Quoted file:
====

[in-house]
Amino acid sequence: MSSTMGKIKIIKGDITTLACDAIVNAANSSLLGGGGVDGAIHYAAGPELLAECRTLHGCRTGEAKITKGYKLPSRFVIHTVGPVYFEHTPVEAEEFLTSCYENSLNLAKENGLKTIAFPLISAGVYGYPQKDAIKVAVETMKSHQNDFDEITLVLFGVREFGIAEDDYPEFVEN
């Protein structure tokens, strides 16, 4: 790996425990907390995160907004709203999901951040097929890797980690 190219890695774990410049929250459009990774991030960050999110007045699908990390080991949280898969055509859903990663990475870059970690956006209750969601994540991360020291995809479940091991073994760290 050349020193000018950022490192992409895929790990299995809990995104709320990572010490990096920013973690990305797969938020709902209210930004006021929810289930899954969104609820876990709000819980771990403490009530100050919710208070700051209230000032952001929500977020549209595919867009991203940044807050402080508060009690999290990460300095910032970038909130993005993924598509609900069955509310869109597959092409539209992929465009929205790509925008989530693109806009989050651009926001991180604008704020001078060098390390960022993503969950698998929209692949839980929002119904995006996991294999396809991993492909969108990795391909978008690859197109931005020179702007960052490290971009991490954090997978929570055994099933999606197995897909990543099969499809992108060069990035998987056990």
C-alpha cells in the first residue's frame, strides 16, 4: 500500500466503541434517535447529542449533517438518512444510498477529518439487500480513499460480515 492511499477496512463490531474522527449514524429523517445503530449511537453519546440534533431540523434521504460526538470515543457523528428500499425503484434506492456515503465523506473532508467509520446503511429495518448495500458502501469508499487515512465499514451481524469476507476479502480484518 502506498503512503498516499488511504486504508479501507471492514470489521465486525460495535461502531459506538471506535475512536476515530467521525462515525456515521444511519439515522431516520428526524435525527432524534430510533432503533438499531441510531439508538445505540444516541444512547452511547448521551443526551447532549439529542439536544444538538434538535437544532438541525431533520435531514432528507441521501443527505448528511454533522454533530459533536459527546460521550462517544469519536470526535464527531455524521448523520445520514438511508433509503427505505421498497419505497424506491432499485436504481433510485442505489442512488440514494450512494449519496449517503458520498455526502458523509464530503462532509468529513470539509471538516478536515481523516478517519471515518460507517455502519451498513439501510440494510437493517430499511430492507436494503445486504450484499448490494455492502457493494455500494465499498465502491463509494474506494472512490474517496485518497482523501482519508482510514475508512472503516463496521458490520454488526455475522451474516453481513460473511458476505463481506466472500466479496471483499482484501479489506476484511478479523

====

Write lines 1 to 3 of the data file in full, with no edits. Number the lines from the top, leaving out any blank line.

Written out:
[in-house]
Amino acid sequence: MSSTMGKIKIIKGDITTLACDAIVNAANSSLLGGGGVDGAIHYAAGPELLAECRTLHGCRTGEAKITKGYKLPSRFVIHTVGPVYFEHTPVEAEEFLTSCYENSLNLAKENGLKTIAFPLISAGVYGYPQKDAIKVAVETMKSHQNDFDEITLVLFGVREFGIAEDDYPEFVEN
């Protein structure tokens, strides 16, 4: 790996425990907390995160907004709203999901951040097929890797980690 190219890695774990410049929250459009990774991030960050999110007045699908990390080991949280898969055509859903990663990475870059970690956006209750969601994540991360020291995809479940091991073994760290 050349020193000018950022490192992409895929790990299995809990995104709320990572010490990096920013973690990305797969938020709902209210930004006021929810289930899954969104609820876990709000819980771990403490009530100050919710208070700051209230000032952001929500977020549209595919867009991203940044807050402080508060009690999290990460300095910032970038909130993005993924598509609900069955509310869109597959092409539209992929465009929205790509925008989530693109806009989050651009926001991180604008704020001078060098390390960022993503969950698998929209692949839980929002119904995006996991294999396809991993492909969108990795391909978008690859197109931005020179702007960052490290971009991490954090997978929570055994099933999606197995897909990543099969499809992108060069990035998987056990």